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Augmentation Without Boundaries

The 14th IEEE International Symposium on Mixed and Augmented Reality


September 29th, 2015

October 3rd, 2015

T1. Global-­scale Localization in Outdoor Environments for AR

Date: September 29th, 2015


Organizer: Clemens Arth (Graz University of Technology), Jonathan Ventura (University of Colorado), Dieter Schmalstieg (Graz University of Technology)

Abstract: In this tutorial we aim for a review of existing technologies to perform outdoor localization in urban environments at a global level in 6DOF using visual sensors primarily. The goal is to provide a clear overview about the current state-of-the-art in global positioning and orientation estimation, which includes a wide range of methods and algorithms form both the Computer Vision and the Augmented Reality community. We propose the application of a taxonomy, to separate approaches along the continuum of accuracy and the provided number of DOF, which makes the suitability of classes of approaches for a certain application in AR immediately visible and accessible.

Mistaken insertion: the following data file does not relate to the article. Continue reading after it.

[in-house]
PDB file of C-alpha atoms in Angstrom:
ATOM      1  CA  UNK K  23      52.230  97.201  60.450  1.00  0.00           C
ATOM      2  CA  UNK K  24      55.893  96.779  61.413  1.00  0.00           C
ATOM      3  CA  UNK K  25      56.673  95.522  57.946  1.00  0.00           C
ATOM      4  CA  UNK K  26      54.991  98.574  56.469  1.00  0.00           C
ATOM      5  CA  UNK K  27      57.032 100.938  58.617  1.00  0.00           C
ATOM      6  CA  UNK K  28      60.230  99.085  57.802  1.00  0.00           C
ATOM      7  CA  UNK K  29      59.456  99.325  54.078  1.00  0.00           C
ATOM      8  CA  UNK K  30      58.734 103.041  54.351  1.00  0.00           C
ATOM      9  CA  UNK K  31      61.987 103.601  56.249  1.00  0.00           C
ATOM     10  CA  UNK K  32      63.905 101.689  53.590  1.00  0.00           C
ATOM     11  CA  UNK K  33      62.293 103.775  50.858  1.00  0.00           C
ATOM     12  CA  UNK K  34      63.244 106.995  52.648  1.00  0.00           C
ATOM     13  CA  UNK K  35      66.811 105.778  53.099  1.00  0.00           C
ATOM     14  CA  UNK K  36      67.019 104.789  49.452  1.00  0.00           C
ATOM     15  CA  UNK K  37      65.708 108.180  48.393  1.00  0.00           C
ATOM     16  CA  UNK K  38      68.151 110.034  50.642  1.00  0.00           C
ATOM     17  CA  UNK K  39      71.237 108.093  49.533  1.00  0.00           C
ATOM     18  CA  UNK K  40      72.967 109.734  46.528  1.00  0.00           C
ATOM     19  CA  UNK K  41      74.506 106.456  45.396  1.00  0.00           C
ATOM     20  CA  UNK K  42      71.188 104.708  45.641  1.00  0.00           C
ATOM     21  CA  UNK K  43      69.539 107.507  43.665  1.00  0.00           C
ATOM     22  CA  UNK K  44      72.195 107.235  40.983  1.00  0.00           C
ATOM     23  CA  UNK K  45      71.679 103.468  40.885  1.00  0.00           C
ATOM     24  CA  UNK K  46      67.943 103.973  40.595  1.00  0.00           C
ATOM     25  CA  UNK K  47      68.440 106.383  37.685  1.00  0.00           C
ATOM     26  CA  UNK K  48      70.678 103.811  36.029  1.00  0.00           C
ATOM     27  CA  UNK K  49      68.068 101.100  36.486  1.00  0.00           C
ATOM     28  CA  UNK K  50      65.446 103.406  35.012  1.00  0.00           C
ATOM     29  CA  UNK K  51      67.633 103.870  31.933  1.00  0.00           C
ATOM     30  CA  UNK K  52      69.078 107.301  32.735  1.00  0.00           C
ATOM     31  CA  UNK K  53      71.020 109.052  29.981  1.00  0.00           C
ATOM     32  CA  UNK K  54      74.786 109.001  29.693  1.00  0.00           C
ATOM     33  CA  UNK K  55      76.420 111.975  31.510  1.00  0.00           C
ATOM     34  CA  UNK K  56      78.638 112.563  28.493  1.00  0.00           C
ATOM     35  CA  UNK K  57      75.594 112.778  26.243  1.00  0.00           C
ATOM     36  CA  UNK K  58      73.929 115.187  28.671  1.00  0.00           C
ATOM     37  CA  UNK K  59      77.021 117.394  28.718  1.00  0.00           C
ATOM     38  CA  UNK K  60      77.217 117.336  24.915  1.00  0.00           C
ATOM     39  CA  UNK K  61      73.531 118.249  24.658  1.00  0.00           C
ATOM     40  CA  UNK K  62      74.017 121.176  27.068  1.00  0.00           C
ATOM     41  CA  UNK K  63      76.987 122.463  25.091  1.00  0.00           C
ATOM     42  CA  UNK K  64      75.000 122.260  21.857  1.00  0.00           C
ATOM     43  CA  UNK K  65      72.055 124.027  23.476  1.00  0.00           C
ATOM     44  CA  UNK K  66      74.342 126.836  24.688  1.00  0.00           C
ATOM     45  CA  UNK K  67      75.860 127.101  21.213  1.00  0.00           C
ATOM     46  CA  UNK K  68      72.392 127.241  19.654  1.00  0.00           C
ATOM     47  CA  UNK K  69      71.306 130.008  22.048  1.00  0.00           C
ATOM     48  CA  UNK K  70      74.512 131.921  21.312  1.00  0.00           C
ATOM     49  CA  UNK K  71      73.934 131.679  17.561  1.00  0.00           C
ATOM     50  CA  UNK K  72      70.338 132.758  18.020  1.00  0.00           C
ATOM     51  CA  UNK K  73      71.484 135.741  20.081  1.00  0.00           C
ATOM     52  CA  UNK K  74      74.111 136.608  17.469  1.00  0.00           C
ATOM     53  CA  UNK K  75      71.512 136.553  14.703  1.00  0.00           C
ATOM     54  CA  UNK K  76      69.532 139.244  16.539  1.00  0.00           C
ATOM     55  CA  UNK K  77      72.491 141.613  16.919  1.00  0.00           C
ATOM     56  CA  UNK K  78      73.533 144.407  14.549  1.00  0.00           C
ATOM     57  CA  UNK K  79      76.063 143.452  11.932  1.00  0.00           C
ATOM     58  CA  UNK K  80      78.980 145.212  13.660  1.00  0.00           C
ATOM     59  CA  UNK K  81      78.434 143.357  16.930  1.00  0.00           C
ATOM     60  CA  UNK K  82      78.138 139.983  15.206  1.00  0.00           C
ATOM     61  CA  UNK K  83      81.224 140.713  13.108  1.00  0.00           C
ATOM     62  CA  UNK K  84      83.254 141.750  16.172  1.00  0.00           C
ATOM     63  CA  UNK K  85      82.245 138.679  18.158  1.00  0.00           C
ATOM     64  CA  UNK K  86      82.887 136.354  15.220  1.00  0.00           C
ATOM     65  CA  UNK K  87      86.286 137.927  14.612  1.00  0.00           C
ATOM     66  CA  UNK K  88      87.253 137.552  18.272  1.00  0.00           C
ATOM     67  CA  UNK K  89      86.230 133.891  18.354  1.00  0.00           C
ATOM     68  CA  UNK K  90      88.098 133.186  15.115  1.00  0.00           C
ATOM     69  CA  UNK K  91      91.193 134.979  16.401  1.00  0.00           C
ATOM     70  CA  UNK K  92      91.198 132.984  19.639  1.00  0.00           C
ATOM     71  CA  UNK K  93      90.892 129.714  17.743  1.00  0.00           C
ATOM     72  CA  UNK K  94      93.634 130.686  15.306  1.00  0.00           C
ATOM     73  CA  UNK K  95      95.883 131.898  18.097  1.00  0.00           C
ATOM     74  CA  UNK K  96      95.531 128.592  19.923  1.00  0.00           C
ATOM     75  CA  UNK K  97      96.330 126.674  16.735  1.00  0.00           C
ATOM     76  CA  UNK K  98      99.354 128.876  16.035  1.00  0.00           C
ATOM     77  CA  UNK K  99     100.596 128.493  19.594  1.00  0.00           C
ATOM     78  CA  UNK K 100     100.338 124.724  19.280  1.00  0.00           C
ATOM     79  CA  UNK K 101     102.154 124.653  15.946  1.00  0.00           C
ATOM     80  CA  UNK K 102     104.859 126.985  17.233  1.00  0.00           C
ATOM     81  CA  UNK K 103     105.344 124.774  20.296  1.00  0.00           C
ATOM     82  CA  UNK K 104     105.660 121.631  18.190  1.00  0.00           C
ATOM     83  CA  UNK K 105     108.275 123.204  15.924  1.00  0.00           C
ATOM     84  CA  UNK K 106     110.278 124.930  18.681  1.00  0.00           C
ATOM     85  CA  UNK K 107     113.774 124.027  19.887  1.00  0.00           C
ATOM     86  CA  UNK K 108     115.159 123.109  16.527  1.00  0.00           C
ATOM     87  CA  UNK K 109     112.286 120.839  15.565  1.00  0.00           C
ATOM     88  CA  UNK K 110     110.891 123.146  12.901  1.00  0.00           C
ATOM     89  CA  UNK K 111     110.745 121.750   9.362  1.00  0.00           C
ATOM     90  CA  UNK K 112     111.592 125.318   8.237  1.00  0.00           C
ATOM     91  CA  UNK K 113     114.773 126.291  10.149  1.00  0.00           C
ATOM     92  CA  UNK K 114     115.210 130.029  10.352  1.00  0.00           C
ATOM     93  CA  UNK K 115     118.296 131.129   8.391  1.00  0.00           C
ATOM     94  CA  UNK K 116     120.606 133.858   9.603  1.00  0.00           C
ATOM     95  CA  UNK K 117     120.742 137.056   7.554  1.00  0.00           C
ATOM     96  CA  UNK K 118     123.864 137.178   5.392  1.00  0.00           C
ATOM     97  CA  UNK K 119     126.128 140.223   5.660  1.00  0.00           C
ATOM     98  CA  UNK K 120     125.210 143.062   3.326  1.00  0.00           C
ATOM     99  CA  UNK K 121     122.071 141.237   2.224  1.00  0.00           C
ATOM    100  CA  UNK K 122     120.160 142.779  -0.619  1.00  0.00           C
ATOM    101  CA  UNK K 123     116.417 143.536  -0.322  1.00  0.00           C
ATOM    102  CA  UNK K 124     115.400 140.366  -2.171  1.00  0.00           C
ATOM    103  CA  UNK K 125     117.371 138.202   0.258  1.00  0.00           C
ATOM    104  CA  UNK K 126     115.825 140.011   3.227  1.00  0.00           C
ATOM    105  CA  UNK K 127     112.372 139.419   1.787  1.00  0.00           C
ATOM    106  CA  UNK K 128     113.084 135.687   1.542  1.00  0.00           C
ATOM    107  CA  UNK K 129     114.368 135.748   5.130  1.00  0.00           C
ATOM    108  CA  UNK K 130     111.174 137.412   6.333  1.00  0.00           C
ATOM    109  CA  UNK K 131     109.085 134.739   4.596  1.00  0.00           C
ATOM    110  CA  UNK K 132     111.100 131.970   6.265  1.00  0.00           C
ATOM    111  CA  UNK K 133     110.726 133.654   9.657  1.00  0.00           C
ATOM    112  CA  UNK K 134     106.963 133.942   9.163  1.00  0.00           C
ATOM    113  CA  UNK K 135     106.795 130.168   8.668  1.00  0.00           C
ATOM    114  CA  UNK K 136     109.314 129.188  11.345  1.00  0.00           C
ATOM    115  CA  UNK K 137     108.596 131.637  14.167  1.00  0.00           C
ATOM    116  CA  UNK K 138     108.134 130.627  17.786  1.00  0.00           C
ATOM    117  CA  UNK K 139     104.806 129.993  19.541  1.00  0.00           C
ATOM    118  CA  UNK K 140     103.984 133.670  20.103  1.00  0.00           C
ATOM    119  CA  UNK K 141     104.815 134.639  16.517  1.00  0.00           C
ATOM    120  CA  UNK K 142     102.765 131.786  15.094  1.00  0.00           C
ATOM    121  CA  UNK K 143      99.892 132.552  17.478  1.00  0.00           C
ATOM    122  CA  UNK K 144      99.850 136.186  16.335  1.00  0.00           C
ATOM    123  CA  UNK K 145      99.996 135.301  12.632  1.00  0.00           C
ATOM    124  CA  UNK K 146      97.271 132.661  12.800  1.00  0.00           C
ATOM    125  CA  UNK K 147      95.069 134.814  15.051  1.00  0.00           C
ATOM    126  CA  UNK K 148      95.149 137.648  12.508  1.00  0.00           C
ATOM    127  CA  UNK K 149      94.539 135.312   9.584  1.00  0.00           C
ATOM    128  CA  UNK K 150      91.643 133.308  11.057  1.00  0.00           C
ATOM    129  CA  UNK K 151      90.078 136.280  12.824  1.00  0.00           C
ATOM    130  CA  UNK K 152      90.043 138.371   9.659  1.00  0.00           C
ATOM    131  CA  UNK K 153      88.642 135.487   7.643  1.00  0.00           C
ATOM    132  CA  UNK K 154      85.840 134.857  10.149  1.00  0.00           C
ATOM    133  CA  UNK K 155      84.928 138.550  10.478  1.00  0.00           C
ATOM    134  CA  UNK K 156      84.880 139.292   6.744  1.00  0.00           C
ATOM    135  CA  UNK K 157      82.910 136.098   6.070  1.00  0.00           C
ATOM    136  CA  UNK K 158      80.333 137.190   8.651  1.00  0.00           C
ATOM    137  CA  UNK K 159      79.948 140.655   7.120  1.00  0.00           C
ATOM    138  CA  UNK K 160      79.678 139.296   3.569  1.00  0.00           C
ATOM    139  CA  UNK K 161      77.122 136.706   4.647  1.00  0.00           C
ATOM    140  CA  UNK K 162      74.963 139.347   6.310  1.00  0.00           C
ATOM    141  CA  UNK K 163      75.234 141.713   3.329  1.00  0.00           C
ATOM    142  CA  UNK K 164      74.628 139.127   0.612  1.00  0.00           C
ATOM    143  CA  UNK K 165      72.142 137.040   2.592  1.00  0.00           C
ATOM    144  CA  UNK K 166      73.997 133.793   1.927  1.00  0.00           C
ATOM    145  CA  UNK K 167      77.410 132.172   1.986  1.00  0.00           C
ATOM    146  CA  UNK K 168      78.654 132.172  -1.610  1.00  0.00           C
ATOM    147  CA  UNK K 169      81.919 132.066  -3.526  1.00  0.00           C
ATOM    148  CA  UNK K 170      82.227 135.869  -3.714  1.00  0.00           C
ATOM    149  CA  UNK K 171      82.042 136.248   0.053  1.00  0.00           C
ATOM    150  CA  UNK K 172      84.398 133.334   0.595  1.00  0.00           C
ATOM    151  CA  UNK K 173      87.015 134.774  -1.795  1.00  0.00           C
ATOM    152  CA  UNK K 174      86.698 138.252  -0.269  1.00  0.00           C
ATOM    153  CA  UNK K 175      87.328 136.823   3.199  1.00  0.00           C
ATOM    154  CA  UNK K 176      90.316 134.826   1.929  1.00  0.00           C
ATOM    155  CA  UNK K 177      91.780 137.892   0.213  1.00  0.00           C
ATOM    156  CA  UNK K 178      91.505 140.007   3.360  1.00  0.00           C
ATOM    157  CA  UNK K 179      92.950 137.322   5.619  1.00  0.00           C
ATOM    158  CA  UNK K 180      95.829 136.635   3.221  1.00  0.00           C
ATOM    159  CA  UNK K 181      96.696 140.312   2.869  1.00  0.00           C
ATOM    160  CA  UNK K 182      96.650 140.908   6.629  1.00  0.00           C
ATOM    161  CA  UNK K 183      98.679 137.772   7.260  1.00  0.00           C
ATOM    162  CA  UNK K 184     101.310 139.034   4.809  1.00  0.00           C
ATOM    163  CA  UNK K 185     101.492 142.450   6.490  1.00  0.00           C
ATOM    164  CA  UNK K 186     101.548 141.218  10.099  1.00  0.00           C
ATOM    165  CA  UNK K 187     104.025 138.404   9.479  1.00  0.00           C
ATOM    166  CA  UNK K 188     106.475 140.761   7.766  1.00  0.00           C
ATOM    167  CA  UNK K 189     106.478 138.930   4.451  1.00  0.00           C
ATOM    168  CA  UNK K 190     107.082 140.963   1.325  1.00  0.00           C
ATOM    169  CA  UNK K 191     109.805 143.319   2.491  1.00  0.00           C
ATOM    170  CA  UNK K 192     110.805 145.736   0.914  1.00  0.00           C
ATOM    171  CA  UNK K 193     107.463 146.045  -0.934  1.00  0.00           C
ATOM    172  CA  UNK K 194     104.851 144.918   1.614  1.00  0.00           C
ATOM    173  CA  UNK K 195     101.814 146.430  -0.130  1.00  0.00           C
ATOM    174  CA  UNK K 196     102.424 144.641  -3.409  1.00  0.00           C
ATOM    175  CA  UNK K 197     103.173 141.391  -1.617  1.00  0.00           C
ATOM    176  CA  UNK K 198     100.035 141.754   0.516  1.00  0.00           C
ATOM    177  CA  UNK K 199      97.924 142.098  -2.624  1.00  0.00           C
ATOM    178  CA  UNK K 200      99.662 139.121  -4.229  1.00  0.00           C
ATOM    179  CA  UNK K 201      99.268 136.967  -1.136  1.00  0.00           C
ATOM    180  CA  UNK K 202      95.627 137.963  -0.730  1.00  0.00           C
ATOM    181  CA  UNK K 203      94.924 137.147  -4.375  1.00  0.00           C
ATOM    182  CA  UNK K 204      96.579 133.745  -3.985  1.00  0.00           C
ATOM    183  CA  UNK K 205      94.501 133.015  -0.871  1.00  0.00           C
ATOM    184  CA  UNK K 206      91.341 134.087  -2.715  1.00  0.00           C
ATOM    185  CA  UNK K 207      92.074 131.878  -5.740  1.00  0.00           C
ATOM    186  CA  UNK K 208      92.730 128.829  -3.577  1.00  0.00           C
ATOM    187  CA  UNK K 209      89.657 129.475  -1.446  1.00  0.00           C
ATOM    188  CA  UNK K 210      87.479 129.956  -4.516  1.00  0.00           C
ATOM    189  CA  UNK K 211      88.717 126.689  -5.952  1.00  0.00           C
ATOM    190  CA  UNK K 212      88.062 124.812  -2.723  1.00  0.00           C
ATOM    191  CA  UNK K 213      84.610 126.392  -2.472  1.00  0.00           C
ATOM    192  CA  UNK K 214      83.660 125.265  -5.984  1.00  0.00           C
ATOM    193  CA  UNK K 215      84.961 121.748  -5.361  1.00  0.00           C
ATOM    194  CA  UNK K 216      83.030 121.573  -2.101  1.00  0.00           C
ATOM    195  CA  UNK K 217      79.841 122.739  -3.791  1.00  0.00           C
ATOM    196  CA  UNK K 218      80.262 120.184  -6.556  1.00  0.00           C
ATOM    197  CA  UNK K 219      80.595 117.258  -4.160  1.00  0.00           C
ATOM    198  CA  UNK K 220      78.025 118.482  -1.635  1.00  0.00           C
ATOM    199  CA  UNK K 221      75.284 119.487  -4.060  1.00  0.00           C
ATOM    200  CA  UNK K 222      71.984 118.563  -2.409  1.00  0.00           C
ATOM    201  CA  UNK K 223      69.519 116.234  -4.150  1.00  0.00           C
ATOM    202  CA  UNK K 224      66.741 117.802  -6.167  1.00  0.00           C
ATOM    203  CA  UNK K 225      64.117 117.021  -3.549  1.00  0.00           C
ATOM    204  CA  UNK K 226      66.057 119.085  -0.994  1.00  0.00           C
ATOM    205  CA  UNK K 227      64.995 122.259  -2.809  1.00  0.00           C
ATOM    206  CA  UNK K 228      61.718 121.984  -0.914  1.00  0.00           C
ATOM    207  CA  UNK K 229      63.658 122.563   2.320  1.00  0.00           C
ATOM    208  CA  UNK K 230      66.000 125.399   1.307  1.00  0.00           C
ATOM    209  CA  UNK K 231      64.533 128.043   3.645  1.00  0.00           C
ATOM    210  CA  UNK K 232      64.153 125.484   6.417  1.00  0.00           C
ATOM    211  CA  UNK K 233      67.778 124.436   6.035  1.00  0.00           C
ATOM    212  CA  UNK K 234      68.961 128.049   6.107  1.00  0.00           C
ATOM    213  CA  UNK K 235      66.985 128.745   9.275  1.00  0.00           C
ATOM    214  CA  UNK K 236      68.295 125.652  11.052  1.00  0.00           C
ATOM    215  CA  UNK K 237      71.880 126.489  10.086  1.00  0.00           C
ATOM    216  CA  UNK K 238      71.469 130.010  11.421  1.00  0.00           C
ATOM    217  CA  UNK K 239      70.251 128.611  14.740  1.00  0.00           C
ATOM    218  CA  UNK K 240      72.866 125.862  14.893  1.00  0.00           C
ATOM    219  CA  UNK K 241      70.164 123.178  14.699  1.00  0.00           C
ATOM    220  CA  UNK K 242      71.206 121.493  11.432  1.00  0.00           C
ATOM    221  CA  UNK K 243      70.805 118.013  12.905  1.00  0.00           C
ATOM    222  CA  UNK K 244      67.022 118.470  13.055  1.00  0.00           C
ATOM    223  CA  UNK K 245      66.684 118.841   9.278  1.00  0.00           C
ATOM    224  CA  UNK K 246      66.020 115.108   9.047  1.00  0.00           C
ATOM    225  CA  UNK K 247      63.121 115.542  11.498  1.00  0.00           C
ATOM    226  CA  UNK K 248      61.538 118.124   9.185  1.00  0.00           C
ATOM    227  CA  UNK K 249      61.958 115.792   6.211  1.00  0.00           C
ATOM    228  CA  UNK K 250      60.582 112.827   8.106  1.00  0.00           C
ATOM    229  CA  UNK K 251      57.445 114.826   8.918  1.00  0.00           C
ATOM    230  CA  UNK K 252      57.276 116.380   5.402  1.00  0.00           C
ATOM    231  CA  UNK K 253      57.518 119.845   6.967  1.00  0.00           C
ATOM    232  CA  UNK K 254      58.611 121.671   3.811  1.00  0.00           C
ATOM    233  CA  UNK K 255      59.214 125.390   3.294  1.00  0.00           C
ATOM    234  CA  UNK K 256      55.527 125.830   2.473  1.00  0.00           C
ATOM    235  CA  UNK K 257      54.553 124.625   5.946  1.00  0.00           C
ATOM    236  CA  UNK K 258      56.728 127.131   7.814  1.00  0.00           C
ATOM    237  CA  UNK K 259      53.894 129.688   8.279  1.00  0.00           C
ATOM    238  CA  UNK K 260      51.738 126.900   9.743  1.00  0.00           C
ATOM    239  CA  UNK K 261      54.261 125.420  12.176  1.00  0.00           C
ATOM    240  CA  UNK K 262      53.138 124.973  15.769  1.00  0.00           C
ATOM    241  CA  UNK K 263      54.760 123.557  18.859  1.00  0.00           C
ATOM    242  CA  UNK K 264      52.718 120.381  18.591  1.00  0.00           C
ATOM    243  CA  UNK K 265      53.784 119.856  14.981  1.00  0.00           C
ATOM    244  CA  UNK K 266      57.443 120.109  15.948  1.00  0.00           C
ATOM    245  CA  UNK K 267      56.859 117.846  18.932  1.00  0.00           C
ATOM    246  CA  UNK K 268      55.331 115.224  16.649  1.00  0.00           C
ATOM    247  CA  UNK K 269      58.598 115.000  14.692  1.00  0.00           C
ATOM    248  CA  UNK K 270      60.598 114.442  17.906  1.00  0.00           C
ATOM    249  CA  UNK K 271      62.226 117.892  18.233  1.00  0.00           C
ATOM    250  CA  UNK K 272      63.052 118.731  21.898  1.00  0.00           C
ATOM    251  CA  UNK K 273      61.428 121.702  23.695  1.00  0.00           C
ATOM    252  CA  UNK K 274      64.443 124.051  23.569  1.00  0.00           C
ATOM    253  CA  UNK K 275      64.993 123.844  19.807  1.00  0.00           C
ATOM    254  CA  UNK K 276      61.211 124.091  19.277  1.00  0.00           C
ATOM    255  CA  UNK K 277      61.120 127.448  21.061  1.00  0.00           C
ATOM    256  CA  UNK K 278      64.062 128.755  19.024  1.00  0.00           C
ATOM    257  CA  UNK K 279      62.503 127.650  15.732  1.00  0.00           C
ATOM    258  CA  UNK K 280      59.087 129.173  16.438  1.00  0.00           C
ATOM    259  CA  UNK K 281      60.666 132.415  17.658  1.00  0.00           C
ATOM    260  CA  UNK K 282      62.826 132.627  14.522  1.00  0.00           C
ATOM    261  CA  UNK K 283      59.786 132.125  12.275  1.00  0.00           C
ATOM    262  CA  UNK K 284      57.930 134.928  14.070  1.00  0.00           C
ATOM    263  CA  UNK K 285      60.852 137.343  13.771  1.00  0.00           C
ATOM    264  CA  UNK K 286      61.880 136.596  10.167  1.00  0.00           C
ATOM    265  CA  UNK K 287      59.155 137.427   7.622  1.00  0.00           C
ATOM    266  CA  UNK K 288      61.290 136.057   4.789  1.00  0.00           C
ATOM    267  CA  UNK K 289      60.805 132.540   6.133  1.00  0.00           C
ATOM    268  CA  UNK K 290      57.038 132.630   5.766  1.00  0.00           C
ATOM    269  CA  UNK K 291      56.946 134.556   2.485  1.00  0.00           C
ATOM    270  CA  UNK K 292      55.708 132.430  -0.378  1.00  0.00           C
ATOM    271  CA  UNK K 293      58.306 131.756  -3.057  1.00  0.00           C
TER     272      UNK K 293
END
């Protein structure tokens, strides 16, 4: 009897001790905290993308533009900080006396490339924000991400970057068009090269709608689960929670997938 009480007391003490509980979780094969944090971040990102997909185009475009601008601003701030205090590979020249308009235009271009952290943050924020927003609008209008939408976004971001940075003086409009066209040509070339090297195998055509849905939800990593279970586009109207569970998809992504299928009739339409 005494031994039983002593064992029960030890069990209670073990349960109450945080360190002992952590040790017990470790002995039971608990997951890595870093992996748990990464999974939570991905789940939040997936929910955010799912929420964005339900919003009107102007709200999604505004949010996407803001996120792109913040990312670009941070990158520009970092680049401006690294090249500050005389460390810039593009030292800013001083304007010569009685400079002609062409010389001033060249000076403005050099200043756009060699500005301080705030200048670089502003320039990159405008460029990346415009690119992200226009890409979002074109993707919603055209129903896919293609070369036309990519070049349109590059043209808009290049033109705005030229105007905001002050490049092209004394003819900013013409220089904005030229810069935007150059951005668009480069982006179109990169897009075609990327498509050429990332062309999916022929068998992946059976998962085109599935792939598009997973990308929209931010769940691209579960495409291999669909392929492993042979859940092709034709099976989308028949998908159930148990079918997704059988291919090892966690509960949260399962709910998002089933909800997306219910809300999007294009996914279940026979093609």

In detail we will put a main focus on method that are real-time capable, or can at least be applied through a server-client infrastructure to provide a full and accurate 6DOF pose in large-scale environments instantly. In this way, we will discuss algorithms that are based on single images, panoramic images, as well as SLAM maps and sparse point cloud reconstructions from SfM. We will also put an emphasis on those approaches that allow for localization in 6DOF with a minimum of prior information given, i.e. Using 2D city map only, which is promising to enable global-scale application of AR, giving new experience levels way beyond the current state-of-the-art.

T2. Computational Imaging and Projection

Date: September 29th, 2015


Organizer: Shinsaku Hiura (Hiroshima City University), Hajime Nagahara (Kyushu University), Daisuke Iwai (Osaka University), Toshiyuki Amano (Wakayama University)